Naming a successor trustee is treated as an afterthought when creating trusts, though it’s one of the most important decisions involved.
When creating a living trust, many people designate an adult child as successor trustee—without first discussing it with that person.
As a result, many designated trustees are completely unaware that they’ll be assuming this role until the trust’s creator, their parent, become incapacitated or dies.
When spouses are designated trustees, they tend to be aware of this eventual role far in advance, as couples usually discuss such matters. But many parents are reluctant to discuss the inevitable with their adult children and vice-versa.
Thus, successor trustees often have no awareness of this role until they must assume it. And when the time comes, even if they’re willing, they may not be prepared or able to execute the duties required.
This scenario can lead to poor estate administration, declining estate values and conflicts among heirs that can lead to litigation, resentment and a boatload of stress for everyone involved.
But if successors are aware of this role and what it involves well in advance, these problems might be avoidable.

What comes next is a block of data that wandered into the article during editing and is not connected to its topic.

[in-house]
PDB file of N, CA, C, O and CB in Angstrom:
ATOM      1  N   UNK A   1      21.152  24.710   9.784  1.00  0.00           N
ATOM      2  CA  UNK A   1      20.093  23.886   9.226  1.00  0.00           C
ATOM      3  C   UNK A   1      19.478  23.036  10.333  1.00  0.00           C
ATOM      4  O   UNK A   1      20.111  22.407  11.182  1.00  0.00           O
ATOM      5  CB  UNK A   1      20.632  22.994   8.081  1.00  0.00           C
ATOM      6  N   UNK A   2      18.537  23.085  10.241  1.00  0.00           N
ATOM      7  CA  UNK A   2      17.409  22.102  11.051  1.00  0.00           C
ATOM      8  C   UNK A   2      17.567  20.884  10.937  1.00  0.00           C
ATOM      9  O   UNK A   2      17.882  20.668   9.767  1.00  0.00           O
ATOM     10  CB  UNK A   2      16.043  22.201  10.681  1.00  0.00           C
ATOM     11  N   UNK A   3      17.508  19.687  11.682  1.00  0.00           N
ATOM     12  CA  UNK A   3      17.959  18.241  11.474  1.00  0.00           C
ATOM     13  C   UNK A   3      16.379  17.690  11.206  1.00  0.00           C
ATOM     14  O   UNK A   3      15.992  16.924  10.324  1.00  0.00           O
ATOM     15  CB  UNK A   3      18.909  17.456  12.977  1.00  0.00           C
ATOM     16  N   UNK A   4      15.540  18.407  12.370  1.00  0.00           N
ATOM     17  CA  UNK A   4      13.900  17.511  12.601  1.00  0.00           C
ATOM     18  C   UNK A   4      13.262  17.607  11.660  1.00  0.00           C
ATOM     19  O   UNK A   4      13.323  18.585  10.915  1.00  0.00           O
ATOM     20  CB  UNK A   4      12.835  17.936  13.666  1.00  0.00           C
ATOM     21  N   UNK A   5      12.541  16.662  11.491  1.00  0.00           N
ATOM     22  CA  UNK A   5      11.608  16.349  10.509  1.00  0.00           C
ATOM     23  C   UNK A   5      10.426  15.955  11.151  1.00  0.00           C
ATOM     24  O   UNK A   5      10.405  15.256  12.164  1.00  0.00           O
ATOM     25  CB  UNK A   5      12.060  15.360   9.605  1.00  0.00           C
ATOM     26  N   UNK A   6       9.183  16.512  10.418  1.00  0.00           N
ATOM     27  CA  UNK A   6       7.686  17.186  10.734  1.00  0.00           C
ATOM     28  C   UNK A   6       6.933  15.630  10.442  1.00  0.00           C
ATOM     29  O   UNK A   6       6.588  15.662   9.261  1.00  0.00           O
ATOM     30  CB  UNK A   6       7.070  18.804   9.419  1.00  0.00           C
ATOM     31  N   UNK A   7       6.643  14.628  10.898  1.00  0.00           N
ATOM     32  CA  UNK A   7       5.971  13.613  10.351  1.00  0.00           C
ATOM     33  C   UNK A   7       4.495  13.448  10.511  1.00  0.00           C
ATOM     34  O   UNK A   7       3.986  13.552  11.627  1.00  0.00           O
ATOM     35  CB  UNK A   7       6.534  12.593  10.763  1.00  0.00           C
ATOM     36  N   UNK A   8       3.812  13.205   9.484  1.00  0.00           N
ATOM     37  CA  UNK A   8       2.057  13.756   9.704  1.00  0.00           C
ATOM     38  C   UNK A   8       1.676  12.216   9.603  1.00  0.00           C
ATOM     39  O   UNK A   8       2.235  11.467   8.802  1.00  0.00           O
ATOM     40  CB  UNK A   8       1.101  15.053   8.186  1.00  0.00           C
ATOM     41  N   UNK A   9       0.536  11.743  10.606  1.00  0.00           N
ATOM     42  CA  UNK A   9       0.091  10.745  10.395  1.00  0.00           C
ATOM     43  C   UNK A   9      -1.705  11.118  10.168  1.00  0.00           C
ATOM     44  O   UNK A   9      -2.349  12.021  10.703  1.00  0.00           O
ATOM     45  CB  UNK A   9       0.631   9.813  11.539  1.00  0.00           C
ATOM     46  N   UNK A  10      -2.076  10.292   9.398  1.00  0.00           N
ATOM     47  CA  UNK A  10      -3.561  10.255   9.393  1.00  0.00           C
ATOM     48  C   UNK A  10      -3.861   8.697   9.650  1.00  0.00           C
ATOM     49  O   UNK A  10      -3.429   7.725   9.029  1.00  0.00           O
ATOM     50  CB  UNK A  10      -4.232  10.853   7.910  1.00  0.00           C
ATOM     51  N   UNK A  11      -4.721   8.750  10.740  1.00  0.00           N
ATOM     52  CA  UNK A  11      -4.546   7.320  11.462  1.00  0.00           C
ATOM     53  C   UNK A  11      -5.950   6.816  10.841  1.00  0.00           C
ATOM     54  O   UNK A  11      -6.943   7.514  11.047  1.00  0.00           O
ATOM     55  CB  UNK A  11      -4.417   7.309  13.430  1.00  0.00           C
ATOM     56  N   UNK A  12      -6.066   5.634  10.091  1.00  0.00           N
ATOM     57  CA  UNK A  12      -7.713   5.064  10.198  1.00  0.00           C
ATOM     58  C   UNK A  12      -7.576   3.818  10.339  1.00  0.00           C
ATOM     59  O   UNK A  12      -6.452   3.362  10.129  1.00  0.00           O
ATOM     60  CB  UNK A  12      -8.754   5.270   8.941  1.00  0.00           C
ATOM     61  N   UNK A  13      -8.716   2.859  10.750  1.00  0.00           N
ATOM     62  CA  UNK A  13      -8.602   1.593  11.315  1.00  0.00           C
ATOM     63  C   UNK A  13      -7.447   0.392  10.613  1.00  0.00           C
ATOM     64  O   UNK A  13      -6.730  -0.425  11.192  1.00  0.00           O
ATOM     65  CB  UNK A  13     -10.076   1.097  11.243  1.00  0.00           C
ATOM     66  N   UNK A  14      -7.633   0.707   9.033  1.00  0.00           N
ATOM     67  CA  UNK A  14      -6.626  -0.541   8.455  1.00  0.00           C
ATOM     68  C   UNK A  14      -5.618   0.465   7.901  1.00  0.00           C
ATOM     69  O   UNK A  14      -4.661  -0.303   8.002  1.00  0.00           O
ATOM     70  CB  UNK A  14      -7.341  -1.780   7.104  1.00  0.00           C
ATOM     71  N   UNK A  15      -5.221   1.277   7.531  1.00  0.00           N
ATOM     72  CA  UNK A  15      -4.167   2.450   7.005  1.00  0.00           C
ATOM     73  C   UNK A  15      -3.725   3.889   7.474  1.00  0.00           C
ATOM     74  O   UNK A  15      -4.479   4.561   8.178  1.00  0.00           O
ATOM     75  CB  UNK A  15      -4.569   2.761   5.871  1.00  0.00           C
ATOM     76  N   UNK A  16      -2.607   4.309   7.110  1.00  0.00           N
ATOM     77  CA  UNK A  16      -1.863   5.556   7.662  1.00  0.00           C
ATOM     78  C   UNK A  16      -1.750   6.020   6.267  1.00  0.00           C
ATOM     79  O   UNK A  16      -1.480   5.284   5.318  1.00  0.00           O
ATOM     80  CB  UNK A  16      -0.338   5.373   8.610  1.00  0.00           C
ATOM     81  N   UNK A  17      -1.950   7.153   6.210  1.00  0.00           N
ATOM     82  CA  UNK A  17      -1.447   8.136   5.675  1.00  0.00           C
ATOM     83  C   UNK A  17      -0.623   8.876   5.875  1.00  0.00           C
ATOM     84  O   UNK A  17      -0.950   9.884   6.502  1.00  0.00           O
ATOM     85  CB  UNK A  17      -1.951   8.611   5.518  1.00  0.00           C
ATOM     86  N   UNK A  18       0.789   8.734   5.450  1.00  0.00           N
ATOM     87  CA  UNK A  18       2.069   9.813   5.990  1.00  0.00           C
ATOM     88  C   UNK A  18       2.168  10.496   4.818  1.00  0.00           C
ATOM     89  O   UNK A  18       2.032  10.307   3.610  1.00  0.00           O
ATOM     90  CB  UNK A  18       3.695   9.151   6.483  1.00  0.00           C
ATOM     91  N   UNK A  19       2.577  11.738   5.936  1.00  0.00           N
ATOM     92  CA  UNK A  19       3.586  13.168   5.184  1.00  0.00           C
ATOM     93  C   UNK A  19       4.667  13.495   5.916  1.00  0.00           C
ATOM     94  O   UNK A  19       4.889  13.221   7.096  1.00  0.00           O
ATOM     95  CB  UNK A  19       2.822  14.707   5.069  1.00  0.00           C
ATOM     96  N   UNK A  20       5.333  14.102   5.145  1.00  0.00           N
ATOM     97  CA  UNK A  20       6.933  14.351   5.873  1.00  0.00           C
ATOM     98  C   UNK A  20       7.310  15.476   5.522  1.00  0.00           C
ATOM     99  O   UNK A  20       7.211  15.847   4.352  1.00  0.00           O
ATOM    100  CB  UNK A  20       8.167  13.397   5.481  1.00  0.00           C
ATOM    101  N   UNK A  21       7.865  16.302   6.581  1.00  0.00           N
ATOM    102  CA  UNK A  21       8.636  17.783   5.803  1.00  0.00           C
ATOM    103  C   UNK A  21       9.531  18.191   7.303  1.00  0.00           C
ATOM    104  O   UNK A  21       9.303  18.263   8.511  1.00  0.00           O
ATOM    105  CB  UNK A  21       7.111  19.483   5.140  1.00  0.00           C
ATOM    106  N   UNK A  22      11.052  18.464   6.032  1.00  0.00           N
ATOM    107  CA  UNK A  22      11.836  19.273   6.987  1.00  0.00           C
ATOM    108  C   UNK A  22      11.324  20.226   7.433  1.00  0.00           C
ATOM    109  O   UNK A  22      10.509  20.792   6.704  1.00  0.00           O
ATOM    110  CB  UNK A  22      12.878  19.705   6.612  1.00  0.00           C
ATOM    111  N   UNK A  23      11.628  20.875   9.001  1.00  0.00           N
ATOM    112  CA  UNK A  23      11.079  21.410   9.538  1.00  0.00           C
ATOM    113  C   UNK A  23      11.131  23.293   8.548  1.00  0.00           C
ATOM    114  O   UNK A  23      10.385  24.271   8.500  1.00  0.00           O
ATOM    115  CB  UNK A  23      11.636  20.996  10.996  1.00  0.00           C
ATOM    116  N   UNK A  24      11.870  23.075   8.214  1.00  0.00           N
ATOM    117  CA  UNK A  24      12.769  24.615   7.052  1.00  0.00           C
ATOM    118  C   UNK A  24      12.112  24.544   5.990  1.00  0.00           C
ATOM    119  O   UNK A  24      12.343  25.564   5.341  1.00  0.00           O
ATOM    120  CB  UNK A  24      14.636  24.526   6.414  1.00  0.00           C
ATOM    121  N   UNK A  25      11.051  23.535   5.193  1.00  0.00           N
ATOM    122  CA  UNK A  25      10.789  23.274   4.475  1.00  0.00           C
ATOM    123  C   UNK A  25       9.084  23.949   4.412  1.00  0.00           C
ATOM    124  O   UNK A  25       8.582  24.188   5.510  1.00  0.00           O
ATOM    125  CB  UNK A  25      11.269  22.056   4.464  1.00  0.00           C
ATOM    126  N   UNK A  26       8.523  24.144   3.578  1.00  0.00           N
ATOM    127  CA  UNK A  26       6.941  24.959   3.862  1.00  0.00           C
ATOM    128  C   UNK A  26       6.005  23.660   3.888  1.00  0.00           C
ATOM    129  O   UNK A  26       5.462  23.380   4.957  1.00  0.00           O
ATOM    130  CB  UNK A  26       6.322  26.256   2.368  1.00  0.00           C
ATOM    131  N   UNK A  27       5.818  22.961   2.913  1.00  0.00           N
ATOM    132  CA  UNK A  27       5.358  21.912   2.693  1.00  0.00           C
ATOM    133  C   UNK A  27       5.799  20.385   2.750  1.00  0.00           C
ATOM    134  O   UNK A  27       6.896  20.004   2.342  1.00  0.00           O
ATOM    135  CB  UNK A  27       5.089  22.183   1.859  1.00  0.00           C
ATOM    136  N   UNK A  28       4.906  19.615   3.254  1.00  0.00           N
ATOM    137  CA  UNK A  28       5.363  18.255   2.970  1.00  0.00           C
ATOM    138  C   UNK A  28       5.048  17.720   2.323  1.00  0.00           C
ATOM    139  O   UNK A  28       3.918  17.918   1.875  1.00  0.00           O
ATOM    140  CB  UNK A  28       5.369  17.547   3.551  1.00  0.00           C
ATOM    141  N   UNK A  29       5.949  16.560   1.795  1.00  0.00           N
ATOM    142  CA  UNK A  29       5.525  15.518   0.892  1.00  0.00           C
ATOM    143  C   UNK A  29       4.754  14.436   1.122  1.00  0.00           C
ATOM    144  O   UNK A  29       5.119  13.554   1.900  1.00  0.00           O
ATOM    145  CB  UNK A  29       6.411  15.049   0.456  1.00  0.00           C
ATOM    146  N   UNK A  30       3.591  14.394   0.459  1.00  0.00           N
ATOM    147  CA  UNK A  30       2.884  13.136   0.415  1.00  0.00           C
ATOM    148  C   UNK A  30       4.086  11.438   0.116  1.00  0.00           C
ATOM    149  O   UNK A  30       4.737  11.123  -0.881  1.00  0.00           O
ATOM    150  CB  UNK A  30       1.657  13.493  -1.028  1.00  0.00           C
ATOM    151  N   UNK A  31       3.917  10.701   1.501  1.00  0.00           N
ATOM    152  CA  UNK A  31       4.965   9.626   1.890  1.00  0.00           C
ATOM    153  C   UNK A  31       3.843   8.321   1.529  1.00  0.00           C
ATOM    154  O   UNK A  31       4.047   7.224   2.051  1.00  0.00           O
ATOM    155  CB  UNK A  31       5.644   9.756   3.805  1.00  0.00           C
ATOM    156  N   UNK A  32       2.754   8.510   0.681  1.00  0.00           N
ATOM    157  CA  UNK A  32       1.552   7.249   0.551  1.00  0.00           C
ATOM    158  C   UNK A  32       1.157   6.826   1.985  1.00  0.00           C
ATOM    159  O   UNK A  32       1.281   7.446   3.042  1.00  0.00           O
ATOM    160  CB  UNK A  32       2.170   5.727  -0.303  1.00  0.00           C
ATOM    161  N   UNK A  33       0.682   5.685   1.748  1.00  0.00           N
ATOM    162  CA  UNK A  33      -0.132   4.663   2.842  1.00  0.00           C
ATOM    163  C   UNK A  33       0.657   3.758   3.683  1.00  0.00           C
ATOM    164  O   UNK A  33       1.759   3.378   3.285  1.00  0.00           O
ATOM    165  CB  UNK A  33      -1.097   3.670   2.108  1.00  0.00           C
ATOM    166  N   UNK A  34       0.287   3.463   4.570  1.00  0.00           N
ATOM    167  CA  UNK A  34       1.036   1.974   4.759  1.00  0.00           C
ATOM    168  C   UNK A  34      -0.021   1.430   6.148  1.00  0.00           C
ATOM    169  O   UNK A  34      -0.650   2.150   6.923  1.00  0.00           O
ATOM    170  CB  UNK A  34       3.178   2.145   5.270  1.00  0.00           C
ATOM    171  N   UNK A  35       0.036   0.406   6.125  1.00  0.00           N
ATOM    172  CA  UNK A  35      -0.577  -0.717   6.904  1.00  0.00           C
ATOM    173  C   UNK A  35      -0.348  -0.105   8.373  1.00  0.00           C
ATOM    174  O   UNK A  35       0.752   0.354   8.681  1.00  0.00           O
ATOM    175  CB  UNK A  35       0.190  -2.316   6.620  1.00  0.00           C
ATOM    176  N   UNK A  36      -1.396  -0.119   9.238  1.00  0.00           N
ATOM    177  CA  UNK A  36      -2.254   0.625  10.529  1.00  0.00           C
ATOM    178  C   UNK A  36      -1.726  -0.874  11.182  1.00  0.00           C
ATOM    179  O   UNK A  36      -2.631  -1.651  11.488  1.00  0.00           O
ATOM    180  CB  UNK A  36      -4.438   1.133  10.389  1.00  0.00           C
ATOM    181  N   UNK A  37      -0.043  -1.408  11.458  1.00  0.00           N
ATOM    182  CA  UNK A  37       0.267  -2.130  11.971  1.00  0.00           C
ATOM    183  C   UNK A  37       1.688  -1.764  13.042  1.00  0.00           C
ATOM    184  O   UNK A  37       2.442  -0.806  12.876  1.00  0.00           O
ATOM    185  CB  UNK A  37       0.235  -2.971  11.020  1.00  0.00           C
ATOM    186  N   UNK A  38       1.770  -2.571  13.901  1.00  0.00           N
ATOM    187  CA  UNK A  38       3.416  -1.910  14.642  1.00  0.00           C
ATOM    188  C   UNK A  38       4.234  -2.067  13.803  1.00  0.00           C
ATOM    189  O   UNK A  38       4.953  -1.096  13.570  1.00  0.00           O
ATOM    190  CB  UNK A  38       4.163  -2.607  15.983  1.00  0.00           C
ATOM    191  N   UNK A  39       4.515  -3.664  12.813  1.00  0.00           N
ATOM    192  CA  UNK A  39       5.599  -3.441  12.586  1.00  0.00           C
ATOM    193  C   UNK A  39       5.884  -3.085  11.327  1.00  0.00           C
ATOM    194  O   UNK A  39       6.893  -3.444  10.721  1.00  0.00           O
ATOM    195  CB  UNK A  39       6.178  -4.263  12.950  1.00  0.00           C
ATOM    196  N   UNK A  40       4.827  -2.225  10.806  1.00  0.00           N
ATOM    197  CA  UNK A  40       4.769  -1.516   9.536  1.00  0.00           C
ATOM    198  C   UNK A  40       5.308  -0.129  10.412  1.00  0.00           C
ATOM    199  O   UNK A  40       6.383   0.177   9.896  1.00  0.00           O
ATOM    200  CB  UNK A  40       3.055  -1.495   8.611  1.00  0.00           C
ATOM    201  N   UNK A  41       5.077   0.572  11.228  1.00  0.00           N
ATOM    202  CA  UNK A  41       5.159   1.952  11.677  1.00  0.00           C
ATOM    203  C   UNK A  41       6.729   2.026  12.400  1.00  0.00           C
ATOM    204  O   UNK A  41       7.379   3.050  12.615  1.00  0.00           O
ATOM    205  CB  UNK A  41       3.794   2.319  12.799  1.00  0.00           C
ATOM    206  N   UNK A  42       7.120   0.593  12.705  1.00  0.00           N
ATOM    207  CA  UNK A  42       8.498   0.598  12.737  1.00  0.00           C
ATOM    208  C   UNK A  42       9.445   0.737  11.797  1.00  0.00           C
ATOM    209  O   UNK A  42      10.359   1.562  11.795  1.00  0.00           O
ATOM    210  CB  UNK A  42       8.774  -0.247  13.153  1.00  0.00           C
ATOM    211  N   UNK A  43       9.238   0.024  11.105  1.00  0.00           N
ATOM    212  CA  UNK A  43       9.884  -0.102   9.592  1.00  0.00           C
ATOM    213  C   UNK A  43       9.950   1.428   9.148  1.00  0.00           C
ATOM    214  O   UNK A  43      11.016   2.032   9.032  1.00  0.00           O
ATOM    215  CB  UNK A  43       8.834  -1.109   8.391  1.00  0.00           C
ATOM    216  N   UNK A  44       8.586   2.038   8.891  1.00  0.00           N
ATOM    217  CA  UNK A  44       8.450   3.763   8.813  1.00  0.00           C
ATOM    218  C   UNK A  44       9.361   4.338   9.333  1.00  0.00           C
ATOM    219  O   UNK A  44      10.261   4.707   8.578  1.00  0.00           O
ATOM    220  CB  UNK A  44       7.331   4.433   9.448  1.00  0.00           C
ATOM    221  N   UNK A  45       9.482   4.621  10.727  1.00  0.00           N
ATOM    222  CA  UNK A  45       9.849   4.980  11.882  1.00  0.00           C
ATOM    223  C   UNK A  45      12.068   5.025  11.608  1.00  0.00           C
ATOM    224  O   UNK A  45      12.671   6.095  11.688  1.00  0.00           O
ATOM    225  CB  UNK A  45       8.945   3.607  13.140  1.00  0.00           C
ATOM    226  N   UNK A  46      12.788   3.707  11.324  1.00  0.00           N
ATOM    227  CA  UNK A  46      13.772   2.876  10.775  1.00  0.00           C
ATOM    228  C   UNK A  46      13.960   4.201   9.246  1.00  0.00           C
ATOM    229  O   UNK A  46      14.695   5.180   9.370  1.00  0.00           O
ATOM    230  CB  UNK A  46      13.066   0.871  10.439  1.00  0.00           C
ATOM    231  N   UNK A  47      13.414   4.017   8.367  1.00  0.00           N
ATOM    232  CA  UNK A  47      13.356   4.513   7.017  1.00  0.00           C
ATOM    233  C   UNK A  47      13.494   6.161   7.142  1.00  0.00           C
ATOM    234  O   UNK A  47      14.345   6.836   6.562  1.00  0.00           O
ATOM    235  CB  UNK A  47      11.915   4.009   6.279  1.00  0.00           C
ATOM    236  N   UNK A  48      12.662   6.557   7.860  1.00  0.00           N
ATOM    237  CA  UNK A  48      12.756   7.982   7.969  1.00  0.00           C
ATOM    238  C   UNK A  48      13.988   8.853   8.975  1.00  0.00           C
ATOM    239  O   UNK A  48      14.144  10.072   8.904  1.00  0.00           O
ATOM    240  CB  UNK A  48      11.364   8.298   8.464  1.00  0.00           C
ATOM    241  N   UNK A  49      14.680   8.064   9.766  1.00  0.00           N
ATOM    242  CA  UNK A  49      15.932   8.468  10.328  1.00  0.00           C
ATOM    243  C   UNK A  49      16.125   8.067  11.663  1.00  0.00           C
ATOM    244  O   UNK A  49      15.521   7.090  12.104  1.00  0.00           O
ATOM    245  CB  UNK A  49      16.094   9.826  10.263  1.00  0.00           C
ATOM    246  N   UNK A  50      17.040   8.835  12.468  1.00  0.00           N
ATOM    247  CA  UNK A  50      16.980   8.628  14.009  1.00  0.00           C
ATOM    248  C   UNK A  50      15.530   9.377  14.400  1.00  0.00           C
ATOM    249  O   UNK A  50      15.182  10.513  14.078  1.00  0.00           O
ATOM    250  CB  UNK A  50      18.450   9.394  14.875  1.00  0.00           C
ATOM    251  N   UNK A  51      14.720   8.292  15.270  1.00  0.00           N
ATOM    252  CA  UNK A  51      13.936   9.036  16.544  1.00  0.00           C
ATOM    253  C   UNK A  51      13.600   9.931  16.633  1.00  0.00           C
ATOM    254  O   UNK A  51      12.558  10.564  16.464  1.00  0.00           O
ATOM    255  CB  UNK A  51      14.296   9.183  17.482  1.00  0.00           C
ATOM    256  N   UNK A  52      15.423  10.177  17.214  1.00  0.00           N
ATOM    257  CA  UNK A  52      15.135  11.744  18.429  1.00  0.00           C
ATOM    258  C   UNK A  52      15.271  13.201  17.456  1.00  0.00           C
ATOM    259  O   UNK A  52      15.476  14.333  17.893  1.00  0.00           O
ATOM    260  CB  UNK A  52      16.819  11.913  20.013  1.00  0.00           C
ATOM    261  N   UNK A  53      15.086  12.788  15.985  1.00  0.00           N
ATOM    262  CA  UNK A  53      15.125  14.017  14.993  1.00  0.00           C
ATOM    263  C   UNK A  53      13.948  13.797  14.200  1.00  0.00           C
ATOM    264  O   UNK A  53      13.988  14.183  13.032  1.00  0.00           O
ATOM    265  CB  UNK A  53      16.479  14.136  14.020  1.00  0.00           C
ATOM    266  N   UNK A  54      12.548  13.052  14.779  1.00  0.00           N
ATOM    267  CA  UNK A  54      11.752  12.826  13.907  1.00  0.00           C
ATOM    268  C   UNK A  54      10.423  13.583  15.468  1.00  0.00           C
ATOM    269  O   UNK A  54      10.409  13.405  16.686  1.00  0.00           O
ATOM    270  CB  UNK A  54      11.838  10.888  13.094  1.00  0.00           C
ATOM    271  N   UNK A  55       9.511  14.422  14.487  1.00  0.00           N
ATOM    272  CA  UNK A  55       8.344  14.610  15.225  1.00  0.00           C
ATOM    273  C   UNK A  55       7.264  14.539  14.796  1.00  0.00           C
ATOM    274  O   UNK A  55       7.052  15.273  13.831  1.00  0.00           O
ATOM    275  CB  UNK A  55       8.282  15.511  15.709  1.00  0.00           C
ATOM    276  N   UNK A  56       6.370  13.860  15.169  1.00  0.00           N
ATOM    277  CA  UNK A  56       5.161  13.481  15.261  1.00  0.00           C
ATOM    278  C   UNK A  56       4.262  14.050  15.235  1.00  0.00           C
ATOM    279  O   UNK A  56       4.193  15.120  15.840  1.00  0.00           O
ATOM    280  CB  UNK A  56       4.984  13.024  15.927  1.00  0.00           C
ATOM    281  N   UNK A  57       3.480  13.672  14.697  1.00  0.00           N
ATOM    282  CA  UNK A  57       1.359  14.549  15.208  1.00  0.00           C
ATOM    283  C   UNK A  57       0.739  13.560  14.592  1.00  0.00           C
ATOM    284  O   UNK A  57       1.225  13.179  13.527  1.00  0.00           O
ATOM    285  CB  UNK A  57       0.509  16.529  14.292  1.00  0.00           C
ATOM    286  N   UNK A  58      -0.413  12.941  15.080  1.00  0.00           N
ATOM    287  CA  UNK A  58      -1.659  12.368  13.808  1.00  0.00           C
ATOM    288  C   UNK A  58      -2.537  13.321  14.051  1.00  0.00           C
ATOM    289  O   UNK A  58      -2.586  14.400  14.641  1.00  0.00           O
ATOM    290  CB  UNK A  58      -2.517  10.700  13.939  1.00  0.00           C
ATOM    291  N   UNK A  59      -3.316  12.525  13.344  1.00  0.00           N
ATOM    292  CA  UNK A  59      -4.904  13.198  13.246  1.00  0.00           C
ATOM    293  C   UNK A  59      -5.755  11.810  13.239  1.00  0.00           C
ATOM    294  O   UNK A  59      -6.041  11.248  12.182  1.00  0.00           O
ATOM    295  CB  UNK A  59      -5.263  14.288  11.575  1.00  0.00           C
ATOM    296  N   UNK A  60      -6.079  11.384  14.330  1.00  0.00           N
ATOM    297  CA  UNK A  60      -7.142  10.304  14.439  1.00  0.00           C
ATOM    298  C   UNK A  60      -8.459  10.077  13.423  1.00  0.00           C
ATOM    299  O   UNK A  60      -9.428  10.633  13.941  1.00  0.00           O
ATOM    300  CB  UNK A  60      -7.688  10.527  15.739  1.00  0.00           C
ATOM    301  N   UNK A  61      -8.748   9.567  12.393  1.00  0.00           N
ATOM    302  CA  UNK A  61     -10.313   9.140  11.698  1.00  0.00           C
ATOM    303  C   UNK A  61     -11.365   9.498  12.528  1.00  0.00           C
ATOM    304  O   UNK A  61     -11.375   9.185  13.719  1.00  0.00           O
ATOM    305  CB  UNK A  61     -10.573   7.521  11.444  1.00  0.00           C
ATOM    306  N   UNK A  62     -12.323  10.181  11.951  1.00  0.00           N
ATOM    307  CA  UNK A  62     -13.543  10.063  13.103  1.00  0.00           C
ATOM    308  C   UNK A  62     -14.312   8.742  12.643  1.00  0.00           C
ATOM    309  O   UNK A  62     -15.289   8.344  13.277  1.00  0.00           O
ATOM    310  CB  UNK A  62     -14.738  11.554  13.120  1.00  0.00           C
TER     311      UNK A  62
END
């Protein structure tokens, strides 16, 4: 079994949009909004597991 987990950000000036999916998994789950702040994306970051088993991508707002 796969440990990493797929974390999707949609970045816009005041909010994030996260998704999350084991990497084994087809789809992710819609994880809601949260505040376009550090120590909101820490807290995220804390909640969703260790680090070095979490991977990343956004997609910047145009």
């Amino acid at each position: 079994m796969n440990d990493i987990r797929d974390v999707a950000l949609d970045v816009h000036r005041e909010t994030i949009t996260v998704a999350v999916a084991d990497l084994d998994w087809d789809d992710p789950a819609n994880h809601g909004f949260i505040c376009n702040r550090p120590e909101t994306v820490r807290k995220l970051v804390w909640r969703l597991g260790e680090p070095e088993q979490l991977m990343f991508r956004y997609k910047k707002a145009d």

Selection and preparation of suitable successor trustees can be assured by acknowledging the parent’s mortality and discussing eventualities (Typically, adult children are designated when only one parent is alive).
These discussions should center on the wishes of the parent creating the trust, the common interests of the beneficiary children, and the best ways to serve these interests fairly, transparently and efficiently.
Usually, the best context for such discussions is a family meeting where all considerations are aired and, ideally, family members agree on whom the successor trustee will be. Also, families should outline the specific duties of the trustee, the guiding principles for performing them and the preparation necessary, if any, to assume them. These items can then be included in trust documents by a qualified estate attorney, contingent on that professional’s advice.
Items for discussion at such meetings include:
Of course, family discussions on these topics can be difficult in dysfunctional families or those where longstanding distrust among siblings fosters fears of self-dealing by the trustee.
In such cases, siblings’ fears may be allayed by including specific guidelines for estate administration, during incapacitation and after death, in trust documents.
All too often, naming a successor trustee is treated as an afterthought when creating trusts, though it’s one of the most important decisions involved.
Discussing the duties in advance with the designated trustee—and getting the whole family involved—is the best way to avoid bequeathing problems to heirs.
David Robinson, a Certified Financial Planner, is founder/CEO of RTS Private Wealth Management, an SEC-registered firm in Phoenix that provides fiduciary services to help clients achieve their financial goals. His practice focuses on helping wealthy individuals with custom financial plans, using a holistic approach to grow/protect wealth, manage taxes, identify insurance solutions, prepare for retirement and manage estate plans.